The House passed Republicans’ sweeping budget reform bill Friday, sending it to an uncertain future in the Senate.
The budget, which Republicans said would cut $4.4 trillion from the federal deficit over the next decade, was authored by Budget Chairman Paul Ryan (Wis.) and passed on a largely party-line vote, 235-193. No Democrats voted for the budget.
The Democrat-controlled Senate is not expected to take up the House budget, and in fact, it may end up not passing a budget this year at all.
Prior to the vote, House Majority Leader Eric Cantor praised the bill.
“The House Republican budget is an honest, fact-based proposal that details our vision for managing down our debt — and growing our way back to prosperity. With this budget, House Republicans are changing the culture in Washington from one of spending to one of savings,” the Virginia Republican said.
For days Democrats have hammered Republicans over the budget, charging it includes dramatic changes to Medicare and Medicaid, and many had speculated that a number of Republicans would balk at those provisions.
But only four Republicans voted against it in the end — Reps. Ron Paul (Texas), Denny Rehberg (Mont.), Walter Jones Jr. (N.C.) and David McKinley (W.Va.).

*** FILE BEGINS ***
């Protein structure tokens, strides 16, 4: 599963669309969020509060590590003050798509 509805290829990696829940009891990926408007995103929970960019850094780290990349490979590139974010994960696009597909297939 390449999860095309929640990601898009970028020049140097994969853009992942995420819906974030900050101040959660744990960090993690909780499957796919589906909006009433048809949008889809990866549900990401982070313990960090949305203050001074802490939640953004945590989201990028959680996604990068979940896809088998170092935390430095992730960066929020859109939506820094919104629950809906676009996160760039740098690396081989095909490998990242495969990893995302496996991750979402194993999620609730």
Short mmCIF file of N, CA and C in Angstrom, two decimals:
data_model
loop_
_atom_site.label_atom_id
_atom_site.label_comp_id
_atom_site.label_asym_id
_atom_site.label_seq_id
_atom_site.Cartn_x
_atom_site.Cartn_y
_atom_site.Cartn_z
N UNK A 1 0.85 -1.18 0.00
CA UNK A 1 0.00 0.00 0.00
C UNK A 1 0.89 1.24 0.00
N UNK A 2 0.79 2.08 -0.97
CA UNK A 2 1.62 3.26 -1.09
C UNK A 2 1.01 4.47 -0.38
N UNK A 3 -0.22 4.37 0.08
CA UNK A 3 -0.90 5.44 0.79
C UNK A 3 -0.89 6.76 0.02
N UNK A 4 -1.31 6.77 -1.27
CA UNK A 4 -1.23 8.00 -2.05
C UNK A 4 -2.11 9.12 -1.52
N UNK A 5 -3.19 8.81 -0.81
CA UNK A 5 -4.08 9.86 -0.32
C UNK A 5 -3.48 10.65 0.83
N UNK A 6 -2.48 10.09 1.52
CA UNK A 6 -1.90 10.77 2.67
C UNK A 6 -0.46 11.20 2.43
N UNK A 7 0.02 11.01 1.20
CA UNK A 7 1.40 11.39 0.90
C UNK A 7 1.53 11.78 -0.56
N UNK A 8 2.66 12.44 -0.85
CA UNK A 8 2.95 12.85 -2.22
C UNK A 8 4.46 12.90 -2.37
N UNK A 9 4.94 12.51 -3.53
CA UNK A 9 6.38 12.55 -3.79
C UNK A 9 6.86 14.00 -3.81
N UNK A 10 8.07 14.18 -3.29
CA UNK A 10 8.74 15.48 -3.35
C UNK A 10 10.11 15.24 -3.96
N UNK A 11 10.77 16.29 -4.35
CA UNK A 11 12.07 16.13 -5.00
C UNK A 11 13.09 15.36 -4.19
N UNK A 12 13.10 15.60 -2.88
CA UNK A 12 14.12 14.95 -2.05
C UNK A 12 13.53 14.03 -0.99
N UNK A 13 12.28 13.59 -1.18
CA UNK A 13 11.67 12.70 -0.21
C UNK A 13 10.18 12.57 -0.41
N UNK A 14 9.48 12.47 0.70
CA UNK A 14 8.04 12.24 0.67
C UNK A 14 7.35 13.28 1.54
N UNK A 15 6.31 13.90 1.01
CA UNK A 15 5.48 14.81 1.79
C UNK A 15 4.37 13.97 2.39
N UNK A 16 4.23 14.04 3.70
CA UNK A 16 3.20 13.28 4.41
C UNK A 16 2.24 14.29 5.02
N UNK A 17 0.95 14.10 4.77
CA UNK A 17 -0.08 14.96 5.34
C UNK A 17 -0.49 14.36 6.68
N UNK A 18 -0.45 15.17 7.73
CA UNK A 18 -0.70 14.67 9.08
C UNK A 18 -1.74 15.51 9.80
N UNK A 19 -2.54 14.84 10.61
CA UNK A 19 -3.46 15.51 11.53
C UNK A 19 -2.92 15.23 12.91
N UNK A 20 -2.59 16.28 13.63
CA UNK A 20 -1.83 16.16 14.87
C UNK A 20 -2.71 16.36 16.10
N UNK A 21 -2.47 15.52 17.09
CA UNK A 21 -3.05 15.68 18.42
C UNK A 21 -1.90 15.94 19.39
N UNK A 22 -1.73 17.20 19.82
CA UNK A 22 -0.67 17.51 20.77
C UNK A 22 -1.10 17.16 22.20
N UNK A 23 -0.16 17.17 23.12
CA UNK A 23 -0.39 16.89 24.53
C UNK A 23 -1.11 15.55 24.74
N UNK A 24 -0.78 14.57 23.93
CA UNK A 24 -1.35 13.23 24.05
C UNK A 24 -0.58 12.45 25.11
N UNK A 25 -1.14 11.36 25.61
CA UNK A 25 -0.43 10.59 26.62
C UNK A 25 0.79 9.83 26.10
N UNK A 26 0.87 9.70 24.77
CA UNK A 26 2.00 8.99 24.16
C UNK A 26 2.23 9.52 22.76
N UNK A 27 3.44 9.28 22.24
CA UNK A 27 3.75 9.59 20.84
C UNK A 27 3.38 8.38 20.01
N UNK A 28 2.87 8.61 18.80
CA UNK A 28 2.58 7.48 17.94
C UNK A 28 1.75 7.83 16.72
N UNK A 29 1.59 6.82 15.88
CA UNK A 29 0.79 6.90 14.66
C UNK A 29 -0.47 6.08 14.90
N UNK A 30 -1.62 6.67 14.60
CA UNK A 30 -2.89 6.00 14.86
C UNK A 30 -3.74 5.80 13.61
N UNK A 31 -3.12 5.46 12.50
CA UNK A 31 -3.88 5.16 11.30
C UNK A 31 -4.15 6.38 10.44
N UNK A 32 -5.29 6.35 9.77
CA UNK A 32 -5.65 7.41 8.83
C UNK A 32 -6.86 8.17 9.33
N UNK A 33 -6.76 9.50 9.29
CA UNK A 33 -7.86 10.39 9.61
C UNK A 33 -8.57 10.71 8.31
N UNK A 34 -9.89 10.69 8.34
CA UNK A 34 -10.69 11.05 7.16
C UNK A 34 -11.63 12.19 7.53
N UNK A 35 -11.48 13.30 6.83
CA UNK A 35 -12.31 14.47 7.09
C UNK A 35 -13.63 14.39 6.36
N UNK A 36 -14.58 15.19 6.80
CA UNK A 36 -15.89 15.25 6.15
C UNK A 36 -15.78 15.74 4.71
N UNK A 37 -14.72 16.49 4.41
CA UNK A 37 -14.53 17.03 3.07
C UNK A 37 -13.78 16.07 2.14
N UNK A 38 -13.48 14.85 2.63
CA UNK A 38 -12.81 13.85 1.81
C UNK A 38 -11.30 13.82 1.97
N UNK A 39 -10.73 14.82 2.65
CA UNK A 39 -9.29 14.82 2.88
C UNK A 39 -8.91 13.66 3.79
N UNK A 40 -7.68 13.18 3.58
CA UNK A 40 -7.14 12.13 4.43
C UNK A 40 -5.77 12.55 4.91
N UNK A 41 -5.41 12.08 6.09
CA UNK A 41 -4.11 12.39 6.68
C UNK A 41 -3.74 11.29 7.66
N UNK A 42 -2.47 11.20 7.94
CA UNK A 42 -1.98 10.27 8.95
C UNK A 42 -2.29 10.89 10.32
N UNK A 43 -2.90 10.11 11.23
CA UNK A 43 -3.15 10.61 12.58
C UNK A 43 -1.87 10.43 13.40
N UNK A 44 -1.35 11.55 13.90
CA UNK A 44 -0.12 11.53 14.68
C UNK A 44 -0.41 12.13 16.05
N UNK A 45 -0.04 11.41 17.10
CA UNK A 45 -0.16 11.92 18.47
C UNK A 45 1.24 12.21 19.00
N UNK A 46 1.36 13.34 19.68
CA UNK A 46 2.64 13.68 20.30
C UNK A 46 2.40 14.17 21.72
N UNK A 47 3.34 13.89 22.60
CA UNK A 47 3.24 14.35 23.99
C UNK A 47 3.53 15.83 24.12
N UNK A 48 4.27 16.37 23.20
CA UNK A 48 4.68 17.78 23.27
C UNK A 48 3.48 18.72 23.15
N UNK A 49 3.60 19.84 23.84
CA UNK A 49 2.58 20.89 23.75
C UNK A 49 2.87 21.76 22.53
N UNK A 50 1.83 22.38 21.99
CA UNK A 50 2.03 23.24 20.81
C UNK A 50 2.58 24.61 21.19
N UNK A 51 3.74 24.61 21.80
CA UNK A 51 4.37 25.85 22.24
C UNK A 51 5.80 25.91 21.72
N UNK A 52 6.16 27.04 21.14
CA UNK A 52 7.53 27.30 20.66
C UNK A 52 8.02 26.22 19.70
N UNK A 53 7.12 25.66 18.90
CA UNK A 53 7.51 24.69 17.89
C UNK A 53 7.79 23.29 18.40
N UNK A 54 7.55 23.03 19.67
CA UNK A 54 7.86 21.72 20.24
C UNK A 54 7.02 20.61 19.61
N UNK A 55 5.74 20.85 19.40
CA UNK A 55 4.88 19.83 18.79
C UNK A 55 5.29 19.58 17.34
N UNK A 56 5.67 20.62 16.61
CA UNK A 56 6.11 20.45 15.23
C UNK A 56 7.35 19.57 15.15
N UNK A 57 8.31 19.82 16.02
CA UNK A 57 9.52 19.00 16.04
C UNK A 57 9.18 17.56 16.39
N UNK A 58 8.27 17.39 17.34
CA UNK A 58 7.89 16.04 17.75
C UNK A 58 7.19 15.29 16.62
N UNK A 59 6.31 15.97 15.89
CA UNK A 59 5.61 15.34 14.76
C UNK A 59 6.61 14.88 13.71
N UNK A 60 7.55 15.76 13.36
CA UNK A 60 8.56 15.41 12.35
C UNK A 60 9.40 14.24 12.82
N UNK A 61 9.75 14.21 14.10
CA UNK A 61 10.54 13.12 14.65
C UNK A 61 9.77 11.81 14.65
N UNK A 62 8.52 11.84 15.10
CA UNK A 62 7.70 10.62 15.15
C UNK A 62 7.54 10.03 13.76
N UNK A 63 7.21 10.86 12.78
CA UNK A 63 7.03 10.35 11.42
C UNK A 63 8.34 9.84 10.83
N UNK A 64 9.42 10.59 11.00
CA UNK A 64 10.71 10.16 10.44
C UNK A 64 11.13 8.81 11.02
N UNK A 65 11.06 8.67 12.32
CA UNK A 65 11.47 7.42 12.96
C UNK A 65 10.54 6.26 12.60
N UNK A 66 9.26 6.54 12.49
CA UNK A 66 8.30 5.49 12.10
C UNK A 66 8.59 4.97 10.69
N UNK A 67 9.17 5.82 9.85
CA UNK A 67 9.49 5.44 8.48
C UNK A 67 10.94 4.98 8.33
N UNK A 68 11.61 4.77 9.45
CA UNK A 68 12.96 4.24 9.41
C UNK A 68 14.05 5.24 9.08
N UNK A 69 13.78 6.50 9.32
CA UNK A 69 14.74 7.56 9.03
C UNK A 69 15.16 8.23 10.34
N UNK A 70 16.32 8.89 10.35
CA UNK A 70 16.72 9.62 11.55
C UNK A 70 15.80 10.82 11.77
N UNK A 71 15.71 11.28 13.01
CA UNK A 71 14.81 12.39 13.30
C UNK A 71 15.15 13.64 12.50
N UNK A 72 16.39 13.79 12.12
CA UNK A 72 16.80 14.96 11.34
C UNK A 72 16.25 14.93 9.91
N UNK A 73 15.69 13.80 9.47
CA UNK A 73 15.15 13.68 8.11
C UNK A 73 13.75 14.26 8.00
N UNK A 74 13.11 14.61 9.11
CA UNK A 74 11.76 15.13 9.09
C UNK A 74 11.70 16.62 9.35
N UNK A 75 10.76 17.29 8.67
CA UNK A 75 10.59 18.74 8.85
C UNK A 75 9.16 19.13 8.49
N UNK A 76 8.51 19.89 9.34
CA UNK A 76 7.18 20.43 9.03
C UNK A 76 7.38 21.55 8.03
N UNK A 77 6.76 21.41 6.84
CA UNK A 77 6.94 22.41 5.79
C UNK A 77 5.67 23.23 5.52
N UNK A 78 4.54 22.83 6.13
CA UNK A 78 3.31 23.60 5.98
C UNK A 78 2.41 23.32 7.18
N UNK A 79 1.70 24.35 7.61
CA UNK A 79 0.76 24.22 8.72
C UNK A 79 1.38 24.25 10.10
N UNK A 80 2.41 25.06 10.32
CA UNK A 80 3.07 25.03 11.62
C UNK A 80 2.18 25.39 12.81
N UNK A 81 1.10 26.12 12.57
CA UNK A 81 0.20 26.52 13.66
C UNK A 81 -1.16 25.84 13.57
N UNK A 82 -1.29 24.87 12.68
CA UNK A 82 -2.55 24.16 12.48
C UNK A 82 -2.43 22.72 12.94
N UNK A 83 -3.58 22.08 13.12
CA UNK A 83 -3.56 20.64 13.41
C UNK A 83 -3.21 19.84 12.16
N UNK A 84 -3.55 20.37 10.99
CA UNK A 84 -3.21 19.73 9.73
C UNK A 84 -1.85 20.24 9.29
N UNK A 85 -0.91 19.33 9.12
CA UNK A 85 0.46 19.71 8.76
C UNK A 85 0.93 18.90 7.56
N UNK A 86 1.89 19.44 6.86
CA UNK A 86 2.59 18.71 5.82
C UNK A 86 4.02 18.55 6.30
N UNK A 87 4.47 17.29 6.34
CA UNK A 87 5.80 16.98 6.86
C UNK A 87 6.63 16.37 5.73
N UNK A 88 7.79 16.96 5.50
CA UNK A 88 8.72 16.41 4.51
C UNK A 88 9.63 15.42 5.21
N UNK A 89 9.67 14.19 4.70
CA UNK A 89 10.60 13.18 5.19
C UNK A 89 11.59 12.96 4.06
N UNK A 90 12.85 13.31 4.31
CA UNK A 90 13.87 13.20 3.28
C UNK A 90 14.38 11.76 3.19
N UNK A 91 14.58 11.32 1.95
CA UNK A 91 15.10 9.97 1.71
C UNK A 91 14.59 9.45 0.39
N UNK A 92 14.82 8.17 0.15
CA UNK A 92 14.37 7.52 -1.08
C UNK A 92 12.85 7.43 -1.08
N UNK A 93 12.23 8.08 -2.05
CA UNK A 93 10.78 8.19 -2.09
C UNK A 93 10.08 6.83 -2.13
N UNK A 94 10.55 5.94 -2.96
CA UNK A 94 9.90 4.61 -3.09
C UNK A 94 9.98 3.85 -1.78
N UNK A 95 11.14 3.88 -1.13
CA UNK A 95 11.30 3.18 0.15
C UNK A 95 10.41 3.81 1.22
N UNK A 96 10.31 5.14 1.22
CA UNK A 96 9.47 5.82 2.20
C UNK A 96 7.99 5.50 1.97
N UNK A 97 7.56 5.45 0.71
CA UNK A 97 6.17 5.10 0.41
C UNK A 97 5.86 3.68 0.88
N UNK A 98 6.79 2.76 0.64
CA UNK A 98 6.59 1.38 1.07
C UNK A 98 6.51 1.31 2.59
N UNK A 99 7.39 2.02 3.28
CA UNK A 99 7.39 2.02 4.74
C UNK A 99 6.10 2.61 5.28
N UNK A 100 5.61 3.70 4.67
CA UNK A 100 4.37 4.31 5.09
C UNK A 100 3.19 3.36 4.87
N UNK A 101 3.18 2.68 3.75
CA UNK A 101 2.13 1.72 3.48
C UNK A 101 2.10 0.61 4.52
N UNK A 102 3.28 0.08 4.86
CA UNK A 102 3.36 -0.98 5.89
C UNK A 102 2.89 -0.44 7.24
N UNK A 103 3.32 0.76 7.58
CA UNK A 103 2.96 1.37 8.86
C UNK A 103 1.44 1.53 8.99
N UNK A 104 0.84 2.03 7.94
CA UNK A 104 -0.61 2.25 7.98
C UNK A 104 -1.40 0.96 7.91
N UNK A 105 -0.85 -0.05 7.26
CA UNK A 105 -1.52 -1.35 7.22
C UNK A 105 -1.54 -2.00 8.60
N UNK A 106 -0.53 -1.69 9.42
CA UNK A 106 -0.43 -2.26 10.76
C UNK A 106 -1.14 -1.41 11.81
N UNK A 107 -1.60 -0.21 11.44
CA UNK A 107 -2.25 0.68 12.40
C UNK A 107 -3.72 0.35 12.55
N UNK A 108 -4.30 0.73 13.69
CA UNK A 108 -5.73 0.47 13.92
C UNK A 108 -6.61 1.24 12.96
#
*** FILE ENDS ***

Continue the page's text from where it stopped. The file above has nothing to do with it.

Rehberg is preparing for a race against incumbent Sen. Jon Tester (D), and the elderly are a powerful voting bloc in the sparsely populated state. Democrats have vowed to use Friday’s vote as the basis of campaign ads and other attacks on Republicans, charging that they support gutting the popular Medicare program.
In a statement on his vote, Rehberg specifically cited the changes to Medicare, saying “there are still too many unanswered questions with regard to Medicare reform, and I simply won’t support any plan until I know for a fact that Montana’s seniors will be protected.”
After the vote, Senate Majority Leader Harry Reid was already making good on the promise to hammer Republicans.
“The Republican plan to end Medicare and immediately raise prescription drug costs for seniors in order to pay for millionaire tax breaks will never pass the Senate,” the Nevada Democrat said in a statement. “The fact that it passed the House shows just how far to the right the Tea Party has dragged the Republican Party.”
On January 3, Sen. Kirsten Gillibrand, D-N.Y., raises her right hand as her son Henry messes up her hair while Vice President Joseph R. Biden Jr., delivers the ceremonial swearing-in in the Old Senate Chamber. Gillibrand's other son Theodore, lower right, looks on.
Each year since 1990, CQ Roll Call has reviewed the financial disclosures of all 541 senators, representatives and delegates to determine the 50 richest members of Congress. This year's report, derived from forms covering the calendar year 2012, shows it took a net worth of $6.67 million to crack the exclusive club.